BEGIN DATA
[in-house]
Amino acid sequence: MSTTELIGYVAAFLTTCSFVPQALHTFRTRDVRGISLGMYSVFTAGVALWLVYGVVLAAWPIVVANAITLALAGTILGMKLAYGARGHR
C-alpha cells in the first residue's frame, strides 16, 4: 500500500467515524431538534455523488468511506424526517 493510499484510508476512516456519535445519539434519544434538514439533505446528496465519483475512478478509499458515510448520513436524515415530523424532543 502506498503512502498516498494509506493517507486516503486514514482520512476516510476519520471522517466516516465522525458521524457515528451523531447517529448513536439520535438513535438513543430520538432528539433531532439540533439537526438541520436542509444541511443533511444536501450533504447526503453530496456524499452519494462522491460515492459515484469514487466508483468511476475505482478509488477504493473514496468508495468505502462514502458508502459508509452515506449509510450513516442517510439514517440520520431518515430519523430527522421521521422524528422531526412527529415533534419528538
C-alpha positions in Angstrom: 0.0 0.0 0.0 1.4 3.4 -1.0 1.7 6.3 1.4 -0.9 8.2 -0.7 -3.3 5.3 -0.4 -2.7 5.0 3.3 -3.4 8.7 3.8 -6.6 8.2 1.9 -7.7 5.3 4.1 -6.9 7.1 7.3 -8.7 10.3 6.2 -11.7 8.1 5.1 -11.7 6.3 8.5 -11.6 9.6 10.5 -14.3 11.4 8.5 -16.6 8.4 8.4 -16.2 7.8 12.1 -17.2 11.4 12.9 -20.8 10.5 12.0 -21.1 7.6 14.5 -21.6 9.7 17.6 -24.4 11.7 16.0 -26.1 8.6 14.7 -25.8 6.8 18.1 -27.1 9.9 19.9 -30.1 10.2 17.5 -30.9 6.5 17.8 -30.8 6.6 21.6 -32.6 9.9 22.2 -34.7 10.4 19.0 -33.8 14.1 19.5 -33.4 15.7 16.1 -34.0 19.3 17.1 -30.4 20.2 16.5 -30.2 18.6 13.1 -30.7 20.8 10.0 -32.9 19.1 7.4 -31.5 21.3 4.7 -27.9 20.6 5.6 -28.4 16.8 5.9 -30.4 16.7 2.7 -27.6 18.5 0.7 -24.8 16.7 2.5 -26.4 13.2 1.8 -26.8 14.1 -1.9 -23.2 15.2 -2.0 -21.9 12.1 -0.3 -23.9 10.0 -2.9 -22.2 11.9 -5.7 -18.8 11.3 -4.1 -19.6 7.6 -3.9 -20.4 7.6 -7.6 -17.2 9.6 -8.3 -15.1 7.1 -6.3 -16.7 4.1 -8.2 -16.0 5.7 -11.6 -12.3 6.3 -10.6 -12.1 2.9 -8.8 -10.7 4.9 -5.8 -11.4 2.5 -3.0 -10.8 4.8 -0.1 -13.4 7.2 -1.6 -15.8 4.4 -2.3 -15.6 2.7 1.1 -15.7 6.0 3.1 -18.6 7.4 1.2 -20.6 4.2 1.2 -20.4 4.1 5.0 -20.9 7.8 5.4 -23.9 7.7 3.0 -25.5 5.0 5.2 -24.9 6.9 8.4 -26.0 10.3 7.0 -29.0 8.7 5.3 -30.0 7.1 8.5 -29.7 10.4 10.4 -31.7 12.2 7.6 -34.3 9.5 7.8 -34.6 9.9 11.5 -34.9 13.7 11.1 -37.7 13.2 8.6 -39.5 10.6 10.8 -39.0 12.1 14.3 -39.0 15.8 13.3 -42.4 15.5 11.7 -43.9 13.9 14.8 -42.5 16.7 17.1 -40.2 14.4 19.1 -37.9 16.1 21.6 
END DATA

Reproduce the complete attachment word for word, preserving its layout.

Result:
[in-house]
Amino acid sequence: MSTTELIGYVAAFLTTCSFVPQALHTFRTRDVRGISLGMYSVFTAGVALWLVYGVVLAAWPIVVANAITLALAGTILGMKLAYGARGHR
C-alpha cells in the first residue's frame, strides 16, 4: 500500500467515524431538534455523488468511506424526517 493510499484510508476512516456519535445519539434519544434538514439533505446528496465519483475512478478509499458515510448520513436524515415530523424532543 502506498503512502498516498494509506493517507486516503486514514482520512476516510476519520471522517466516516465522525458521524457515528451523531447517529448513536439520535438513535438513543430520538432528539433531532439540533439537526438541520436542509444541511443533511444536501450533504447526503453530496456524499452519494462522491460515492459515484469514487466508483468511476475505482478509488477504493473514496468508495468505502462514502458508502459508509452515506449509510450513516442517510439514517440520520431518515430519523430527522421521521422524528422531526412527529415533534419528538
C-alpha positions in Angstrom: 0.0 0.0 0.0 1.4 3.4 -1.0 1.7 6.3 1.4 -0.9 8.2 -0.7 -3.3 5.3 -0.4 -2.7 5.0 3.3 -3.4 8.7 3.8 -6.6 8.2 1.9 -7.7 5.3 4.1 -6.9 7.1 7.3 -8.7 10.3 6.2 -11.7 8.1 5.1 -11.7 6.3 8.5 -11.6 9.6 10.5 -14.3 11.4 8.5 -16.6 8.4 8.4 -16.2 7.8 12.1 -17.2 11.4 12.9 -20.8 10.5 12.0 -21.1 7.6 14.5 -21.6 9.7 17.6 -24.4 11.7 16.0 -26.1 8.6 14.7 -25.8 6.8 18.1 -27.1 9.9 19.9 -30.1 10.2 17.5 -30.9 6.5 17.8 -30.8 6.6 21.6 -32.6 9.9 22.2 -34.7 10.4 19.0 -33.8 14.1 19.5 -33.4 15.7 16.1 -34.0 19.3 17.1 -30.4 20.2 16.5 -30.2 18.6 13.1 -30.7 20.8 10.0 -32.9 19.1 7.4 -31.5 21.3 4.7 -27.9 20.6 5.6 -28.4 16.8 5.9 -30.4 16.7 2.7 -27.6 18.5 0.7 -24.8 16.7 2.5 -26.4 13.2 1.8 -26.8 14.1 -1.9 -23.2 15.2 -2.0 -21.9 12.1 -0.3 -23.9 10.0 -2.9 -22.2 11.9 -5.7 -18.8 11.3 -4.1 -19.6 7.6 -3.9 -20.4 7.6 -7.6 -17.2 9.6 -8.3 -15.1 7.1 -6.3 -16.7 4.1 -8.2 -16.0 5.7 -11.6 -12.3 6.3 -10.6 -12.1 2.9 -8.8 -10.7 4.9 -5.8 -11.4 2.5 -3.0 -10.8 4.8 -0.1 -13.4 7.2 -1.6 -15.8 4.4 -2.3 -15.6 2.7 1.1 -15.7 6.0 3.1 -18.6 7.4 1.2 -20.6 4.2 1.2 -20.4 4.1 5.0 -20.9 7.8 5.4 -23.9 7.7 3.0 -25.5 5.0 5.2 -24.9 6.9 8.4 -26.0 10.3 7.0 -29.0 8.7 5.3 -30.0 7.1 8.5 -29.7 10.4 10.4 -31.7 12.2 7.6 -34.3 9.5 7.8 -34.6 9.9 11.5 -34.9 13.7 11.1 -37.7 13.2 8.6 -39.5 10.6 10.8 -39.0 12.1 14.3 -39.0 15.8 13.3 -42.4 15.5 11.7 -43.9 13.9 14.8 -42.5 16.7 17.1 -40.2 14.4 19.1 -37.9 16.1 21.6 